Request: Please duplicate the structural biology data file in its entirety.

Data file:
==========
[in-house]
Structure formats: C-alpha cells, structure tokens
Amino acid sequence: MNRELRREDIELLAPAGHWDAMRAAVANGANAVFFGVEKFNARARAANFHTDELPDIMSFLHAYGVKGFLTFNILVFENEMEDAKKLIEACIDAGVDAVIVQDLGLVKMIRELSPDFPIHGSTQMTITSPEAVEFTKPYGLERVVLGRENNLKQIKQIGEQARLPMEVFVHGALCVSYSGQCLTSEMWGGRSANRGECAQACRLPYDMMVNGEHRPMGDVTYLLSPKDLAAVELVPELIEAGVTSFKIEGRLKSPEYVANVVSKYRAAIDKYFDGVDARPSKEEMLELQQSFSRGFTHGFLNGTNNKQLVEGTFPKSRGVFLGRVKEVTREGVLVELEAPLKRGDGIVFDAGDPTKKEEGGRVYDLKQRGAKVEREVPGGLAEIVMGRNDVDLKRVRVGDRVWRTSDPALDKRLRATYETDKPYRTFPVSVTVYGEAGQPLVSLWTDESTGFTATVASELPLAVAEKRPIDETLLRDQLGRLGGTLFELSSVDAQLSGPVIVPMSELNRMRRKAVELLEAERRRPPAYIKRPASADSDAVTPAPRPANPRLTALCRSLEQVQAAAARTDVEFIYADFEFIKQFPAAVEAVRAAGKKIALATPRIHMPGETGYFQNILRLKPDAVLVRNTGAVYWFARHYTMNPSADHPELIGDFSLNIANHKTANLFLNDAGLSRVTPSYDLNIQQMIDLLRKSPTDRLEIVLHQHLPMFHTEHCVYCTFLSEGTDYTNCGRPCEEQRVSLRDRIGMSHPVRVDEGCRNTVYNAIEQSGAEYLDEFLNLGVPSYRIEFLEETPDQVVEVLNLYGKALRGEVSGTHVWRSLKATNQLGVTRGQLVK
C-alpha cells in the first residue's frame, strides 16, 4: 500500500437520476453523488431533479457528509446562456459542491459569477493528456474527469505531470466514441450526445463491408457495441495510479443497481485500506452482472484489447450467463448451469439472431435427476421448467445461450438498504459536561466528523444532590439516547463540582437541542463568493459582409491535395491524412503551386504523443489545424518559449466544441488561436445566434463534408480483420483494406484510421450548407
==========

[in-house]
Structure formats: C-alpha cells, structure tokens
Amino acid sequence: MNRELRREDIELLAPAGHWDAMRAAVANGANAVFFGVEKFNARARAANFHTDELPDIMSFLHAYGVKGFLTFNILVFENEMEDAKKLIEACIDAGVDAVIVQDLGLVKMIRELSPDFPIHGSTQMTITSPEAVEFTKPYGLERVVLGRENNLKQIKQIGEQARLPMEVFVHGALCVSYSGQCLTSEMWGGRSANRGECAQACRLPYDMMVNGEHRPMGDVTYLLSPKDLAAVELVPELIEAGVTSFKIEGRLKSPEYVANVVSKYRAAIDKYFDGVDARPSKEEMLELQQSFSRGFTHGFLNGTNNKQLVEGTFPKSRGVFLGRVKEVTREGVLVELEAPLKRGDGIVFDAGDPTKKEEGGRVYDLKQRGAKVEREVPGGLAEIVMGRNDVDLKRVRVGDRVWRTSDPALDKRLRATYETDKPYRTFPVSVTVYGEAGQPLVSLWTDESTGFTATVASELPLAVAEKRPIDETLLRDQLGRLGGTLFELSSVDAQLSGPVIVPMSELNRMRRKAVELLEAERRRPPAYIKRPASADSDAVTPAPRPANPRLTALCRSLEQVQAAAARTDVEFIYADFEFIKQFPAAVEAVRAAGKKIALATPRIHMPGETGYFQNILRLKPDAVLVRNTGAVYWFARHYTMNPSADHPELIGDFSLNIANHKTANLFLNDAGLSRVTPSYDLNIQQMIDLLRKSPTDRLEIVLHQHLPMFHTEHCVYCTFLSEGTDYTNCGRPCEEQRVSLRDRIGMSHPVRVDEGCRNTVYNAIEQSGAEYLDEFLNLGVPSYRIEFLEETPDQVVEVLNLYGKALRGEVSGTHVWRSLKATNQLGVTRGQLVK
C-alpha cells in the first residue's frame, strides 16, 4: 500500500437520476453523488431533479457528509446562456459542491459569477493528456474527469505531470466514441450526445463491408457495441495510479443497481485500506452482472484489447450467463448451469439472431435427476421448467445461450438498504459536561466528523444532590439516547463540582437541542463568493459582409491535395491524412503551386504523443489545424518559449466544441488561436445566434463534408480483420483494406484510421450548407